Sunday: Writing in the idiom of the weekly motor journal columnists, I was asked to support my local club’s show last Sunday (July 23). Took the 1930 A7 Grotty Ulster. Let a daughter drive it, which warranted it a free clean-up. Shows like this attract what are usually called “bangers”, able to offer inexpensive transport to quite a few owners, but at these shows smartened up to an as-new look. So we had Singer Gazelle, Rover 90, and a couple of P6s, a 1966 Triumph, and a very large ’37 Austin Hereford, etc. Several cars entered by one owner. And posh ones, like Porsche 911 Carrera, MGB GT, a static-exhibit R-R Silver Cloud towering over us all, and a R-R Silver Dawn that joined in. Plus an Alpine Renault that was too shy to take part and went away, and an E-type Jaguar which wouldn’t start…
Our Grotty Gould joined by a nice A7 saloon of the same age, found locally 11 years ago, a Morris 8 tourer restored in 1955, and another non-standard Ulster with blower-gauge, remote gear lever, hydraulic brakes tail fuel tank, etc. Lots of motorcycles. Eye-catchers: a magnificent 1964 Scammell Highwayman tractor pulling a enormous, immaculate 1947 Showman’s living van. Perhaps fortunately, static this time, but I have seen it on the A44 previously. A 1950 Grey Fergie farm tractor did join the parade, weighed down by a trailer containing a Petter stationary engine and a Stuart Turner water pump, which had been running beforehand. A bit of fun, it passed the afternoon, until tea time. Home (at 50mph), to find that the BBC prefers lots and lots of golf to devoting 25 minutes to the British Motorcycle GP at Donington.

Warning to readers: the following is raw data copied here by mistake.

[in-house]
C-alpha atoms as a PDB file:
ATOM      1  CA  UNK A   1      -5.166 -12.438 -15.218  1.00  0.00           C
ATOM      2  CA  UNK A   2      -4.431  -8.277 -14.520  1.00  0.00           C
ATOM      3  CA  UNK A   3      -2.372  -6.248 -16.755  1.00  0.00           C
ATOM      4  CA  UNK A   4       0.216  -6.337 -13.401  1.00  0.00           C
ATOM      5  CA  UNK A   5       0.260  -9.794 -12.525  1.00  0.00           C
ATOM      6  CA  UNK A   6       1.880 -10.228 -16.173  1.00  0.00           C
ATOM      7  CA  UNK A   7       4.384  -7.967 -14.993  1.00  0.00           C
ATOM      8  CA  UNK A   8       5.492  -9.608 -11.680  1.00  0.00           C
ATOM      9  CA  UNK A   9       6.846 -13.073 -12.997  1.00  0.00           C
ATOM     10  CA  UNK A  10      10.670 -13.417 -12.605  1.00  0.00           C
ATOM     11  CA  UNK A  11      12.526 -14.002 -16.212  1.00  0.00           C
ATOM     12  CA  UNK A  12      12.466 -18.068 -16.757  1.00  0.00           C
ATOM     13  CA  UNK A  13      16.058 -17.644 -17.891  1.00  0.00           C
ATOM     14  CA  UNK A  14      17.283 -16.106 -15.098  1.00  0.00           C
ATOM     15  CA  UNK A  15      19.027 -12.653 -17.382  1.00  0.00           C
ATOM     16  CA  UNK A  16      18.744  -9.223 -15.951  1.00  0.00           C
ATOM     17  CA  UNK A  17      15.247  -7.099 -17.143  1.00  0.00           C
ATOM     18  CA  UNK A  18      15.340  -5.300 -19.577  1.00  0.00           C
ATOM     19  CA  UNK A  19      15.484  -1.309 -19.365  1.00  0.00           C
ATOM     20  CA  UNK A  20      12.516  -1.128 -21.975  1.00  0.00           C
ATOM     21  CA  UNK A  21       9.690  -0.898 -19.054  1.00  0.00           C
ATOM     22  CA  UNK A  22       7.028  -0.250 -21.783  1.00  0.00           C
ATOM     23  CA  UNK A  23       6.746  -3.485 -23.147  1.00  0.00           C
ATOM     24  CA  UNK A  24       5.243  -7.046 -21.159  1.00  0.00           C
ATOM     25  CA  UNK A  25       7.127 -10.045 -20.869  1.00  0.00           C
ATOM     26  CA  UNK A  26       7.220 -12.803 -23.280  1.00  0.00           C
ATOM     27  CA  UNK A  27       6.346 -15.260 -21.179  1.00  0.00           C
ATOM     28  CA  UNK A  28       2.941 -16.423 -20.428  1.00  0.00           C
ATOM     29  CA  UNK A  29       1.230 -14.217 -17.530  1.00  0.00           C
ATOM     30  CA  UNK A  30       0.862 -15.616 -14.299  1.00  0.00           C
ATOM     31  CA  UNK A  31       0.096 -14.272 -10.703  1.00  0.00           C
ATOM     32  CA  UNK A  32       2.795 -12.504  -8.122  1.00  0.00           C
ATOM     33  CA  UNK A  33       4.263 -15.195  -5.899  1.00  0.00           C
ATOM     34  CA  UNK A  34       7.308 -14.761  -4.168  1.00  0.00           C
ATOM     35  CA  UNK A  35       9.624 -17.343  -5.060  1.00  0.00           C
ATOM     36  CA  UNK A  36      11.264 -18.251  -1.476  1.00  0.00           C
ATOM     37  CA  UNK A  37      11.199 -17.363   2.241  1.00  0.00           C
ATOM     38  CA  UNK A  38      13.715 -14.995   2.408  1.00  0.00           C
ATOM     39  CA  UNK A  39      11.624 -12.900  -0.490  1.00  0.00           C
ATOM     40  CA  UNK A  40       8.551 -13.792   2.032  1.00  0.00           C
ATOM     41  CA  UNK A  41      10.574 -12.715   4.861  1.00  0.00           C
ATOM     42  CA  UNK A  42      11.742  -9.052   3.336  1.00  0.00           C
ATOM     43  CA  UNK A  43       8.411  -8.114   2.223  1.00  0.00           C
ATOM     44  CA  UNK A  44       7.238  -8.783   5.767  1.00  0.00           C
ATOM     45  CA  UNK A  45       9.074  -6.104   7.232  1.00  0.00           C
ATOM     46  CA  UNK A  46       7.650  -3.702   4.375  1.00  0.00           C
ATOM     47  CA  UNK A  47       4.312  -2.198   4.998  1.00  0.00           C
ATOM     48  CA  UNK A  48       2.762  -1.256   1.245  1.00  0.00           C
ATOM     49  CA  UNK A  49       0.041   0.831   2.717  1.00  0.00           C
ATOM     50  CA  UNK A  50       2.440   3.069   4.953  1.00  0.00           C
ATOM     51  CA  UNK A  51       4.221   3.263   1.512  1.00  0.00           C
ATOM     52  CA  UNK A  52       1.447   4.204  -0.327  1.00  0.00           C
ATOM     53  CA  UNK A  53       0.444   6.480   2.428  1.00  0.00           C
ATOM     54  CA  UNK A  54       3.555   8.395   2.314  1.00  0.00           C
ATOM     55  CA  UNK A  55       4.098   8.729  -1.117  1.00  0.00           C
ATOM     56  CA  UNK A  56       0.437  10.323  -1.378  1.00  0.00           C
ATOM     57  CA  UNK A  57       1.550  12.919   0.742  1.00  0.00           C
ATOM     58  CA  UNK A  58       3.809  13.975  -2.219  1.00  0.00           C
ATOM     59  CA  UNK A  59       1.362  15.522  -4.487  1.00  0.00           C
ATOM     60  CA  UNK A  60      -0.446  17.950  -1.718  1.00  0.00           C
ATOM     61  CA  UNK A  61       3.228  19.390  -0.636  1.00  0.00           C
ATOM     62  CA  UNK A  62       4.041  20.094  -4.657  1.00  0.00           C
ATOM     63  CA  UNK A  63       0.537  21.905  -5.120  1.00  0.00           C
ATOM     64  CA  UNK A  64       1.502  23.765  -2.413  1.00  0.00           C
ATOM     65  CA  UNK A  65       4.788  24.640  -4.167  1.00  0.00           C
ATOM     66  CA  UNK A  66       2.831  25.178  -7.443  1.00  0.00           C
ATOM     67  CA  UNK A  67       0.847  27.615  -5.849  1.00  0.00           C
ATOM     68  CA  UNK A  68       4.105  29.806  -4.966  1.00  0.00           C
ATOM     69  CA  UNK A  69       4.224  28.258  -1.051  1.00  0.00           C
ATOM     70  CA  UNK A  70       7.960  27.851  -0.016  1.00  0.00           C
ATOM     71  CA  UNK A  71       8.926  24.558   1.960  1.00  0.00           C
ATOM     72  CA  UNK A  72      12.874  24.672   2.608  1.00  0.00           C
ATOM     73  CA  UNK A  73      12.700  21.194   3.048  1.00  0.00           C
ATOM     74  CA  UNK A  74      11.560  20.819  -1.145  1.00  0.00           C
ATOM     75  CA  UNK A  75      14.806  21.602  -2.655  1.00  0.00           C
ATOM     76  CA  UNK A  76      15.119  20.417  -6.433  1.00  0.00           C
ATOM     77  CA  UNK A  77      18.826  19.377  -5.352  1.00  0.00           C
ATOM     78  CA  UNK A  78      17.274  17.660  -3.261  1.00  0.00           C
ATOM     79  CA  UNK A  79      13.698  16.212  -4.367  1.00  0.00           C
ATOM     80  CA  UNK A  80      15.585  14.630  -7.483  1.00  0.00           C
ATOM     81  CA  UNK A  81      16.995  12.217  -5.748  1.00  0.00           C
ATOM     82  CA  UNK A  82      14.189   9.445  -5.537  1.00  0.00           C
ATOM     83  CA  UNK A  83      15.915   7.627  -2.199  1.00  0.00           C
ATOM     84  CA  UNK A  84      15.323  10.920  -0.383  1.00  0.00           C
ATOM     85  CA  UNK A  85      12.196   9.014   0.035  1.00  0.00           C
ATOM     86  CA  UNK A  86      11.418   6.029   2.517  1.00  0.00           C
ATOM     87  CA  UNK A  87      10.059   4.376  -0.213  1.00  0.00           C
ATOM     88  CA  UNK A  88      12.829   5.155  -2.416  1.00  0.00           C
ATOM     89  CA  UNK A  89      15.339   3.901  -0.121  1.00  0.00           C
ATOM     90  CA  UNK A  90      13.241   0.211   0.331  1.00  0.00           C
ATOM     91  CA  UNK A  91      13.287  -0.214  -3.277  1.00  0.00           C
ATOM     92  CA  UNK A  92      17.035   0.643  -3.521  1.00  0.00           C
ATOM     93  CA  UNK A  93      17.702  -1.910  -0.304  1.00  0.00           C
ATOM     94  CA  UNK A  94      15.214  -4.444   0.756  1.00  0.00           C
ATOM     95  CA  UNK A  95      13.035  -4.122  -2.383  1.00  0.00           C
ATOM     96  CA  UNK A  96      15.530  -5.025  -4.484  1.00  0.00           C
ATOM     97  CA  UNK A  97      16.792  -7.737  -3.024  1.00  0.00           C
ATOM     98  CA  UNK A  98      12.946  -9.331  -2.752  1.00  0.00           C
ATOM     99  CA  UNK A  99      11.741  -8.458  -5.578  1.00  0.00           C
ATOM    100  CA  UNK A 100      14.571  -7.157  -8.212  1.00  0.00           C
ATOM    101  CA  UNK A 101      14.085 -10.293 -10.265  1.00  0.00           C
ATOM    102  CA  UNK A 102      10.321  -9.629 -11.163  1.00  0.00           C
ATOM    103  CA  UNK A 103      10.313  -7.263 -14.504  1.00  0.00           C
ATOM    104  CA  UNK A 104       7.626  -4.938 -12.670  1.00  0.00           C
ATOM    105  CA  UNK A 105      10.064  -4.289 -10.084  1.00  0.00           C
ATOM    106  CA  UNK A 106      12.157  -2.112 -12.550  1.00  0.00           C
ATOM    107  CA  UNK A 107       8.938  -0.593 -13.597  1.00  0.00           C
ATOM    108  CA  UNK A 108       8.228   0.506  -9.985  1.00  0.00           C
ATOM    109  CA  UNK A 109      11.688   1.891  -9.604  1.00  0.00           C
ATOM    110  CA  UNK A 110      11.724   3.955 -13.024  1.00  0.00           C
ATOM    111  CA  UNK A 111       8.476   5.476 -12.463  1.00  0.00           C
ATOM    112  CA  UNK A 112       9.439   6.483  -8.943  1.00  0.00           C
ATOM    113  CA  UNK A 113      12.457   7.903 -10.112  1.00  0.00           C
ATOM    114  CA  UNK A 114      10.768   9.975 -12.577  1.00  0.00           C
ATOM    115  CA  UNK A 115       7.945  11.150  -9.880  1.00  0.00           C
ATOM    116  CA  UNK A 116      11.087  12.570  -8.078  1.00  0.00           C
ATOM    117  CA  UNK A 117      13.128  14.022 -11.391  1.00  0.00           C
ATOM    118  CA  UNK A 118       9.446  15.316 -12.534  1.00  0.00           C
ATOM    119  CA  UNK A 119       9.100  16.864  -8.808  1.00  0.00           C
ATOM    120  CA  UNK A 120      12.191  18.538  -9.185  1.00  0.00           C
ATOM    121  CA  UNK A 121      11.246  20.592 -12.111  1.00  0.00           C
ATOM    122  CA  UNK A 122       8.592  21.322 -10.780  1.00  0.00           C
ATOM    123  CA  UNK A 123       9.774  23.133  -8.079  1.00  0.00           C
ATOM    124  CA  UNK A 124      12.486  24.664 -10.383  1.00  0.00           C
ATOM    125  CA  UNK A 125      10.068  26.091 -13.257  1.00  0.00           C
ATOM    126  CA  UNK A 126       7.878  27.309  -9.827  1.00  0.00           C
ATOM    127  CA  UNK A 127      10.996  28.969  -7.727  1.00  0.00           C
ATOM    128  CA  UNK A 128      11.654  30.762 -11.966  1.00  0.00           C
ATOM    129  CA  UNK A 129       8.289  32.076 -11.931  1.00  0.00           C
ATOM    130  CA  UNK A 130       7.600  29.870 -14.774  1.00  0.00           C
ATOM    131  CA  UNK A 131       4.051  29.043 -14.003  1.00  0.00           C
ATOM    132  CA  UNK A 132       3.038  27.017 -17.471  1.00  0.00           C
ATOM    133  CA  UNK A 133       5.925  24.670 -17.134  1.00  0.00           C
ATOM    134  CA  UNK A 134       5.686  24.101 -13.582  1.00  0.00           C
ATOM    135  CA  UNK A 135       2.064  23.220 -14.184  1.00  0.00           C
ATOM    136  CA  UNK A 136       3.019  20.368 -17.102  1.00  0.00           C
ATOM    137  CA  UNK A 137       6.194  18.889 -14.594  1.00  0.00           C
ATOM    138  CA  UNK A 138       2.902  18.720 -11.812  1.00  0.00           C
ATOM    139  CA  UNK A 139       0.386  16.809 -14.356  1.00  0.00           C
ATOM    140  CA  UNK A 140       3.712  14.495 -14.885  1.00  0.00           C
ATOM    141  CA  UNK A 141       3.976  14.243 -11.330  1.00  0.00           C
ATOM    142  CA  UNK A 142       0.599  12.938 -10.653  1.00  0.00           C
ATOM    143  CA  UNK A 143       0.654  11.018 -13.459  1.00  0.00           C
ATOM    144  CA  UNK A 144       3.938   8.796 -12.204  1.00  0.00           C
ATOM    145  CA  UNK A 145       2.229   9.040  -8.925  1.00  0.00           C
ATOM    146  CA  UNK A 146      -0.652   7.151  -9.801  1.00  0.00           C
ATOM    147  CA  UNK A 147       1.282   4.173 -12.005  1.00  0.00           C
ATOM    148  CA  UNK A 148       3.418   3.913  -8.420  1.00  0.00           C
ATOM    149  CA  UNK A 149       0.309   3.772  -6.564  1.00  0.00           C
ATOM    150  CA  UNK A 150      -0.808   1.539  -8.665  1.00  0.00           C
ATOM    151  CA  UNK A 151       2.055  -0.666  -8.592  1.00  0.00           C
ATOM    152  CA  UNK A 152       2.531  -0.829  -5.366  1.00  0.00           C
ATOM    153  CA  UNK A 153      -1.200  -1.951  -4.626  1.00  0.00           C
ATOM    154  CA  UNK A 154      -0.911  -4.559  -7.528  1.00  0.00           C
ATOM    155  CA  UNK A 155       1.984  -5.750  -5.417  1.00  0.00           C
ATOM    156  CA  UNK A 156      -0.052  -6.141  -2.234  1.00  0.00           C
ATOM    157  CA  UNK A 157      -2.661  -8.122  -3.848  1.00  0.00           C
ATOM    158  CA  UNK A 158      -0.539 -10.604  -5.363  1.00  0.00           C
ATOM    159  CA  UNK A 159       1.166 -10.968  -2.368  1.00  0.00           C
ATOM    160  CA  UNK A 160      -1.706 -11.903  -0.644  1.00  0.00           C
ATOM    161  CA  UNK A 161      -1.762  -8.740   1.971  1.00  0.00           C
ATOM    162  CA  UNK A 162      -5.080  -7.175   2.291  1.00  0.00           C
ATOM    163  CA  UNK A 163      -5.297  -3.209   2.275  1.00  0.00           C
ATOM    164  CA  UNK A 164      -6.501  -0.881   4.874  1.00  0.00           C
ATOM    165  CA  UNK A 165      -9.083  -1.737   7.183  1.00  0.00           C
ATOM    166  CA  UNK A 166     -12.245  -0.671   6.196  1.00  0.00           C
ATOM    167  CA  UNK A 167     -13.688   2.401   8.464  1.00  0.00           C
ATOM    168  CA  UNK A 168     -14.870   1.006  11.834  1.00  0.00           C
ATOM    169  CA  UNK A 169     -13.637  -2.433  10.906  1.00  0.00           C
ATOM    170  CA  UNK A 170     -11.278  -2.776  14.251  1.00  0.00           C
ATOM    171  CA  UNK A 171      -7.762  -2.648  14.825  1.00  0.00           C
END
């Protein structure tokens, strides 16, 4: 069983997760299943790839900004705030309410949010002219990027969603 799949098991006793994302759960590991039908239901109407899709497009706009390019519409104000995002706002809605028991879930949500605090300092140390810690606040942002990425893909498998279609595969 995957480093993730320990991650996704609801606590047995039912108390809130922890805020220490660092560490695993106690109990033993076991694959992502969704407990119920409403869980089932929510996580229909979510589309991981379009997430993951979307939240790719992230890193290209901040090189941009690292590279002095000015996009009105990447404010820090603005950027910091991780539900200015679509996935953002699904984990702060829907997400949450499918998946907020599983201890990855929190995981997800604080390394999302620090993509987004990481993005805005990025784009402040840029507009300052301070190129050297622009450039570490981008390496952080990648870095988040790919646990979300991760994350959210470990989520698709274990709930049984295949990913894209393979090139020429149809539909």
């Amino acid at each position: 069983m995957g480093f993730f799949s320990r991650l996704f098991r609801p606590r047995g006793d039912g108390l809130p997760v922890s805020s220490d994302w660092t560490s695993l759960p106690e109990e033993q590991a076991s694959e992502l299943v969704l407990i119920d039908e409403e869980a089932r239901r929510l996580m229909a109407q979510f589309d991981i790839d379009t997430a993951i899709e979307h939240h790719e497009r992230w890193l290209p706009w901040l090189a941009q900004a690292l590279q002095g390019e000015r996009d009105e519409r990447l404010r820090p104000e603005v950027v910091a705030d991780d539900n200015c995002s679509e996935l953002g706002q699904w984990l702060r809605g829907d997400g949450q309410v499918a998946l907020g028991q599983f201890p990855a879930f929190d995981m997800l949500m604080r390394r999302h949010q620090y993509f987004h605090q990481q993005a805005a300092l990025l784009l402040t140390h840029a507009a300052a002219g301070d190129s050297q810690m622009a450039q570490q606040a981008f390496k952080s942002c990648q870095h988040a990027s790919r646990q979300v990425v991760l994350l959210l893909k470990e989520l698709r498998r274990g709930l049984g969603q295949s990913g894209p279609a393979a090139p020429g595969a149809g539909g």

Wednesday: Hot and steamy in Wales, as it has been for weeks — it does not always rain there! Went with a son-in-law on holiday from Kenya, where I gather the Brits live a life not much changed from Edwardian times, to fetch the 1922 Ship Talbot Darracq which had been professionally repainted, fettled and generally smartened-up and made roadworthy. Obtained licence from nice post-office lady in Llanidloes. Then home, S-in-L driving, at 45 to 50mph, a kindness to the new pistons and the second re-bore in at least 100,000 miles.
It’s the car I have had since 1952 and which did the 1935 RAC Rally without loss of marks on the 1027-mile road section which defeated 14% of the entry, and did better than 44 of the then-modern motors in the special tests (there’s a story there), conducted by Ivan Hill, later a keen Frazer Nash owner, whose father was an equally keen amateur racing motorcyclist at Brooklands around 1912, and later the owner of a Phantom Royce. A reason perhaps for a resumption of VSCC and other frolics with the game little car. If I go on like this, I will begin to write of repmobiles, fat-cats, Porkers, Rollers, Pugs, ‘Vettes, Lambos and the like. St Christopher, guide me! W B